Minefields

The moment when a feeling enters the body/
is political. This touch is political/* said Rich
the year I was born a girl. The minefields

of my husband’s black body, mine,
my sons’ white bodies, mine, proliferate.
Text fields. Silent white woman mother wife

poet, keep quiet. (Not) your stories to write. Mine.
My body ignores their borders, knows what lies
beneath a temple, gun, knee, has hung from trees.

Keep them all alive, three hearts beat/en outside
my body, mine, blood I built and build with touch.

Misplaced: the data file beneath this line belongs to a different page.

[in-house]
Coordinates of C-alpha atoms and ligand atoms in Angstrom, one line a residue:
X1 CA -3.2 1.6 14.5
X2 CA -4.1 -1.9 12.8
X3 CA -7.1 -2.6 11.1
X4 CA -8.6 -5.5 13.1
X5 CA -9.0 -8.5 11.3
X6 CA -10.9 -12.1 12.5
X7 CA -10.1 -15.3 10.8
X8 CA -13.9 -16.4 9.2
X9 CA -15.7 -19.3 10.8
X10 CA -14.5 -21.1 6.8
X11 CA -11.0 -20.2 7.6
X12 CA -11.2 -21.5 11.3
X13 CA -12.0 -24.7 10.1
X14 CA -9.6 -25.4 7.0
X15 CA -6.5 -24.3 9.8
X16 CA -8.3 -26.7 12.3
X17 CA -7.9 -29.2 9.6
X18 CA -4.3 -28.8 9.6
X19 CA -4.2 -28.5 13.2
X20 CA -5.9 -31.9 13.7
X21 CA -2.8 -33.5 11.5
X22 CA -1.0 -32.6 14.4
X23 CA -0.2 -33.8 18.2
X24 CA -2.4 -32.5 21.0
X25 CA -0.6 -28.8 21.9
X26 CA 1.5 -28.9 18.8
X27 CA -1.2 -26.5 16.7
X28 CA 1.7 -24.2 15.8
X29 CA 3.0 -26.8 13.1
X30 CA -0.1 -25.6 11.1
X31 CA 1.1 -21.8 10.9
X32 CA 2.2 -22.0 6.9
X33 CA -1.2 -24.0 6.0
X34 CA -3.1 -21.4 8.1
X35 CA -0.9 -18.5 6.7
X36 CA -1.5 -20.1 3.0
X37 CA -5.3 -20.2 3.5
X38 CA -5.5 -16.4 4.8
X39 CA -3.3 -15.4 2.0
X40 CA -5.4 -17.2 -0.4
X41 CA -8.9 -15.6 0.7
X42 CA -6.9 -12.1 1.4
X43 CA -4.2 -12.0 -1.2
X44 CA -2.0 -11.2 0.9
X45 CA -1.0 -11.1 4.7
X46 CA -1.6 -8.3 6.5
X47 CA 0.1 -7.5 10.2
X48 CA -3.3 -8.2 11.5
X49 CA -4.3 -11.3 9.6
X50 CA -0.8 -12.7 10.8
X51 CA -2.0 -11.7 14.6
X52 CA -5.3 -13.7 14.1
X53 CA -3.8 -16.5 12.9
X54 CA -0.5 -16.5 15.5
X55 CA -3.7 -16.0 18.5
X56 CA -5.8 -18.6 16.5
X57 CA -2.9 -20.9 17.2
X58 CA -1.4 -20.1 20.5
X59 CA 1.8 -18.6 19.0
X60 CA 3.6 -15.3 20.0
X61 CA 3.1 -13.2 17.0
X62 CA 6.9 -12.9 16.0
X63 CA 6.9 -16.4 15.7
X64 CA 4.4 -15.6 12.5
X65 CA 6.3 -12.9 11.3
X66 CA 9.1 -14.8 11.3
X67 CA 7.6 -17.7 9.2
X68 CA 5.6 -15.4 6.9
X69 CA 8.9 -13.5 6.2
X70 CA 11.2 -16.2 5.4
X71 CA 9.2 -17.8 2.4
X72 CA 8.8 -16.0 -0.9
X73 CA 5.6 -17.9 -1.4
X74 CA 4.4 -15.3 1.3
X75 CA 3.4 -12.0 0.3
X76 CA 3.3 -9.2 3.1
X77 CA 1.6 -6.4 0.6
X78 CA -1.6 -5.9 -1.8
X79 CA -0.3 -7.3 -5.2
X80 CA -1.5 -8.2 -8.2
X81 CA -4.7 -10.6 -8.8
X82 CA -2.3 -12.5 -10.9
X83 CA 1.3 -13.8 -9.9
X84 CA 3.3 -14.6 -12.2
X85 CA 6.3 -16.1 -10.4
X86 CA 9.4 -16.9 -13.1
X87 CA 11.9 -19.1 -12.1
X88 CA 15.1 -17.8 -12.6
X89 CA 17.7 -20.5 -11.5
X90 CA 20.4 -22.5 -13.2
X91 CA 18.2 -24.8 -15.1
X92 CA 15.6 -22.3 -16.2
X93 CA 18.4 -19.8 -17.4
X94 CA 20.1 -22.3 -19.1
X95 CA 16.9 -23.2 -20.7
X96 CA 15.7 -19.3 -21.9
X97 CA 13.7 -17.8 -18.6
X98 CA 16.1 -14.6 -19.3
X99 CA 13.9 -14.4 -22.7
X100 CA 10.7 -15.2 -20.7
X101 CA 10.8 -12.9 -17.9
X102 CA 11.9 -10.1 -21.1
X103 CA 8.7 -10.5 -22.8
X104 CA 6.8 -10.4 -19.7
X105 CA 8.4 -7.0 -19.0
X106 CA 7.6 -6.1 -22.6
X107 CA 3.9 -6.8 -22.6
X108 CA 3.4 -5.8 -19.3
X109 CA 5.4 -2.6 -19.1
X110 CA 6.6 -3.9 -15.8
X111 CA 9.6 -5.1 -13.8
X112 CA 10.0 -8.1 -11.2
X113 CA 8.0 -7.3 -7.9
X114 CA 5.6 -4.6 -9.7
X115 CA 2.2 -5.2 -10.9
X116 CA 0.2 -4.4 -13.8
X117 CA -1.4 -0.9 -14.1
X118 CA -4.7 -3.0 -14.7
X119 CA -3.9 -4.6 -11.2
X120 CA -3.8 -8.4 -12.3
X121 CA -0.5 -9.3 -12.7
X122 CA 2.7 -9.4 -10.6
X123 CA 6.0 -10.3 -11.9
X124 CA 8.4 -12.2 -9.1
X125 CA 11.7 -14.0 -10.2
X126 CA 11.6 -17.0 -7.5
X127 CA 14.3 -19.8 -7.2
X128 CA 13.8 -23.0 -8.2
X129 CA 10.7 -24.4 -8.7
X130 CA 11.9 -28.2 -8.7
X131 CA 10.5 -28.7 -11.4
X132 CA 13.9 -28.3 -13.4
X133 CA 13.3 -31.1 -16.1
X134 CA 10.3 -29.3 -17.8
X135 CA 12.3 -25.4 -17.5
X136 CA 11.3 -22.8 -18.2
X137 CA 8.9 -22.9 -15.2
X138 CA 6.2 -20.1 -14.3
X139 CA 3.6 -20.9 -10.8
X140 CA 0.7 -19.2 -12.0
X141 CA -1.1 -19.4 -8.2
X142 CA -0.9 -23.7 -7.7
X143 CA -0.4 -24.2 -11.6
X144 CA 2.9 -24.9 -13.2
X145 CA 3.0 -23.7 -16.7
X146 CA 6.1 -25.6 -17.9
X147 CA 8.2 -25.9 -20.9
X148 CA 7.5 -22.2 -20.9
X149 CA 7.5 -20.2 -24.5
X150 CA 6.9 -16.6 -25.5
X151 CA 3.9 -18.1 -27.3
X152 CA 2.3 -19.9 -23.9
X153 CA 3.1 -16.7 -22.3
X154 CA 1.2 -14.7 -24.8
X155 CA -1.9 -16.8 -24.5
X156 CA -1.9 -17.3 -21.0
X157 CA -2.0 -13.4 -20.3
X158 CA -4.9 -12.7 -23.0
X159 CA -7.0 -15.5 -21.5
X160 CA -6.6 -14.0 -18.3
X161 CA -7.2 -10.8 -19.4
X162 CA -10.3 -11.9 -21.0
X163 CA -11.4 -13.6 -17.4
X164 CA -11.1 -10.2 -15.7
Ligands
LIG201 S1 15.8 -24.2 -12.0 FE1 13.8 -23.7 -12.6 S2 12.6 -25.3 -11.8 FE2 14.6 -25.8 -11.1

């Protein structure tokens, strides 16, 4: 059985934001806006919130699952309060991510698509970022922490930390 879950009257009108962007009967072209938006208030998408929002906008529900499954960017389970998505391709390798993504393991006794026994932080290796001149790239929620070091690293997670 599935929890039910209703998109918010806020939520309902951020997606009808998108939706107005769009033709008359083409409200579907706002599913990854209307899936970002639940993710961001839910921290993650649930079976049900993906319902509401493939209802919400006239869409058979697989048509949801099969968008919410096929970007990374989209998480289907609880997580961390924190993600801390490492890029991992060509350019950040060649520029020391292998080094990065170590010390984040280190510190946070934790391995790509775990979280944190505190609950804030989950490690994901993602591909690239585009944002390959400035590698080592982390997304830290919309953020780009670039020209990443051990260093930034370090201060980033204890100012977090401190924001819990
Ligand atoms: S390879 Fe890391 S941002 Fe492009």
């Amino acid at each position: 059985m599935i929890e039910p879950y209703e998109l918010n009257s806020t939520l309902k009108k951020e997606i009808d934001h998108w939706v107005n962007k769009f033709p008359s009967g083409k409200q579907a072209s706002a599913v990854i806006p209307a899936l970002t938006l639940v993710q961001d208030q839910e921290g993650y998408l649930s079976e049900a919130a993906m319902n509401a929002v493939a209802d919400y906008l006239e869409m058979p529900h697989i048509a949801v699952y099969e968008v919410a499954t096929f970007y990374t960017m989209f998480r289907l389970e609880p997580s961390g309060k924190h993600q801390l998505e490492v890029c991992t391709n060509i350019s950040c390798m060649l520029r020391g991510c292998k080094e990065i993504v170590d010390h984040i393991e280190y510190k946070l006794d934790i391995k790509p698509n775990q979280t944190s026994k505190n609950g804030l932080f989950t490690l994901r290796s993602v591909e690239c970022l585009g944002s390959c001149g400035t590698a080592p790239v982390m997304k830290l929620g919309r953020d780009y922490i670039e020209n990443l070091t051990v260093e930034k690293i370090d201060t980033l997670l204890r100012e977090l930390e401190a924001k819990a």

I turn down, muffle public words. Cannot speak

for the men I serve, lives, minds (not) mine. Mine.
I tiptoe, tremble, touch their skin, wrap arms
around them in the dark, in the kitchen.**

* from Adrienne Rich, “The Blue Ghazals,” in The Will to Change, 1971

** “To protect a loved one, you should wrap yourself around their head and shoulders with your back to the device. You then become a shield against the shrapnel.” from Attacks of Terror: Surviving the Unthinkable, by J. Brett Earnest, 2003

2020

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